Remarks at Carnegie Hall in New York City
Mr. Chairman, ladies and gentlemen:
I am glad to have the chance of addressing this representative body of the great Church which Wesley founded, on the occasion of the commemoration of the two hundredth anniversary of his birth. America, moreover, has a peculiar proprietary claim on Wesley's memory, for it is on our continent that the Methodist Church has received its greatest development. In the days of our Colonial life Methodism was not on the whole a great factor in the religious and social life of the people. The Congregationalists were supreme throughout most of New England; the Episcopalians on the seaboard from New York southward; while the Presbyterian congregations were most numerous along what was then the entire Western frontier; and the Quaker, Catholic, and Dutch Reformed Churches each had developments in special places.
The great growth of the Methodist Church, like the great growth of the Baptist Church, began at about the time of the Revolutionary War. To-day my theme is purely Methodism.
Since the days of the Revolution not only has the Methodist Church increased greatly in the old communities of the thirteen original States, but it has played a peculiar and prominent part in the pioneer growth of our country, and has in consequence assumed a position of immense importance throughout the vast region west of the Alleghanies which has been added to our Nation since the days when the Continental Congress first met.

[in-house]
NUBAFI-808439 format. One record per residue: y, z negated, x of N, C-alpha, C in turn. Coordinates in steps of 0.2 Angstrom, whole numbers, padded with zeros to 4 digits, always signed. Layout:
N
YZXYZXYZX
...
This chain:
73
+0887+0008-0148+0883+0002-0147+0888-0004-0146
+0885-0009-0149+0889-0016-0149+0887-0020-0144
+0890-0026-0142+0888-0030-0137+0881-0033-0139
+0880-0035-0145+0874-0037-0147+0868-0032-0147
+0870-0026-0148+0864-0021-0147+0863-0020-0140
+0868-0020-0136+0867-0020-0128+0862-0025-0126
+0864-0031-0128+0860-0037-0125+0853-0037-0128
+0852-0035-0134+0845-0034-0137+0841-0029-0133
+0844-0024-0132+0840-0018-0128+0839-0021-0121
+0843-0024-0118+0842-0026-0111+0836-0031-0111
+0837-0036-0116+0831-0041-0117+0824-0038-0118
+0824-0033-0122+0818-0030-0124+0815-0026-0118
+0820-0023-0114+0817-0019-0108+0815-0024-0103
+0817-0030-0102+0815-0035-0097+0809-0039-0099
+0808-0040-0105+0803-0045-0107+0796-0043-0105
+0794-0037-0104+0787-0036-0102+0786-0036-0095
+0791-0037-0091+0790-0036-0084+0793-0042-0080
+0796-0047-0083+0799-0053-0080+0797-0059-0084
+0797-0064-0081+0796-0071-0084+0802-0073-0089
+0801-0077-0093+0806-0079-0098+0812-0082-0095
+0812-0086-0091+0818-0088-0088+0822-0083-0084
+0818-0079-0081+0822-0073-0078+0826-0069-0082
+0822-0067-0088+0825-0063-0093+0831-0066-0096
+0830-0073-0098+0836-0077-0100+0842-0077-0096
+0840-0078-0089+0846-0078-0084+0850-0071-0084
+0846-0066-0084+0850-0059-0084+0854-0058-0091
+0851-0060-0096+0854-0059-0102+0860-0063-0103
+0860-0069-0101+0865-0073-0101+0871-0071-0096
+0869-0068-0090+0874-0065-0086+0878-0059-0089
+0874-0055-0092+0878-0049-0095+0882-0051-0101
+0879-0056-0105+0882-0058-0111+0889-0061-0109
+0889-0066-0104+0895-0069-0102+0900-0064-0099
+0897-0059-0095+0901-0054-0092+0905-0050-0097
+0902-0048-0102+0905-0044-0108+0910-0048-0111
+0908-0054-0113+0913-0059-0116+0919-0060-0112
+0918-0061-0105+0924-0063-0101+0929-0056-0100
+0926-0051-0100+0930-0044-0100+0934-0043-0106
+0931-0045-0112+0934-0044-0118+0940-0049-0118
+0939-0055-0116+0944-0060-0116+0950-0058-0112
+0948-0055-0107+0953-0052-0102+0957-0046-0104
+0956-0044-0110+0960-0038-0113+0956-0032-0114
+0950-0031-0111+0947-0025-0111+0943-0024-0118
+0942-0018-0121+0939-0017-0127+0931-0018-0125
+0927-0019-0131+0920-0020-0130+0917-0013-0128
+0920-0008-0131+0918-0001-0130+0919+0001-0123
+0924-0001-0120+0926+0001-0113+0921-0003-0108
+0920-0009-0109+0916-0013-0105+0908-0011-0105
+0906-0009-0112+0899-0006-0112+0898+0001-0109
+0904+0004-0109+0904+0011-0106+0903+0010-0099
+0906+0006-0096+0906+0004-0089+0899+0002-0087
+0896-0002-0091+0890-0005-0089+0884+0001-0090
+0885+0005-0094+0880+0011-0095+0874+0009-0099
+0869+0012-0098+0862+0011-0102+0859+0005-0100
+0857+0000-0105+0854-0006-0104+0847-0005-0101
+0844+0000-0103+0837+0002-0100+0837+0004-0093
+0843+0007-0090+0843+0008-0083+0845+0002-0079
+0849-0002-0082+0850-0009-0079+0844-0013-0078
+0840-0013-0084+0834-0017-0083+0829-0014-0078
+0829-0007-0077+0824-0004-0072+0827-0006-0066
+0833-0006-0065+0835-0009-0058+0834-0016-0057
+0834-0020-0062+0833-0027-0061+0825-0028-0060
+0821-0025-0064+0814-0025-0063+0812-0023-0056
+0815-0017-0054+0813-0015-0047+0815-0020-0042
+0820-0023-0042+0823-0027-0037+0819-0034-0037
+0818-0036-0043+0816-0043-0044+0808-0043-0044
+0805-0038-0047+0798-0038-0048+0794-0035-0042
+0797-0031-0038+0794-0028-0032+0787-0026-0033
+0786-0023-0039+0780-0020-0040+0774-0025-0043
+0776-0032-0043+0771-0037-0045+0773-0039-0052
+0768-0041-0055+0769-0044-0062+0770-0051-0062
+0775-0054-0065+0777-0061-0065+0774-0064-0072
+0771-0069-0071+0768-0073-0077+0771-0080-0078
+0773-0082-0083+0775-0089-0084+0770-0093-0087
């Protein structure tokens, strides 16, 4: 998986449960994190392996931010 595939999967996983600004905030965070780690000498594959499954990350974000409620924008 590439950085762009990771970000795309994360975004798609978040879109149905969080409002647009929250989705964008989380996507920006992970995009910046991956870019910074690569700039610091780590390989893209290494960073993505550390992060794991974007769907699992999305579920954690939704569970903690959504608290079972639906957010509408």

For a century after the Declaration of Independence the greatest work of our people, with the exception only of the work of self-preservation under Lincoln, was the work of the pioneers as they took possession of this continent. During that century we pushed westward from the Alleghanies to the Pacific, southward to the Gulf and the Rio Grande, and also took possession of Alaska. The work of advancing our boundary, of pushing the frontier across forest and desert and mountain chain, was the great typical work of our Nation; and the men who did it—the frontiersmen, the pioneers, the backwoods men, plainsmen, mountain men—formed a class by themselves. It was an iron task, which none but men of iron soul and iron body could do. The men who carried it to a successful conclusion had characters strong alike for good and for evil. Their rugged natures made them powers who served light or darkness with fierce intensity; and together with heroic traits they had those evil and dreadful tendencies which are but too apt to be found in characters of heroic possibilities. Such men make the most efficient servants of the Lord if their abounding vitality and energy are directed aright; and if mis directed their influence is equally potent against the cause of Christianity and true civilization. In the hard and cruel life of the border, with its grim struggle against the forbidding forces of wild nature and wilder men, there was much to pull the frontiersman down. If left to himself, without moral teaching and moral guidance, without any of the influences that tend toward the uplifting of man and the subduing of the brute within him, sad would have been his, and there fore our, fate. From this fate we have been largely rescued by the fact that together with the rest of the pioneers went the pioneer preachers; and all honor be given to the Methodists for the great proportion of these pioneer preachers whom they furnished.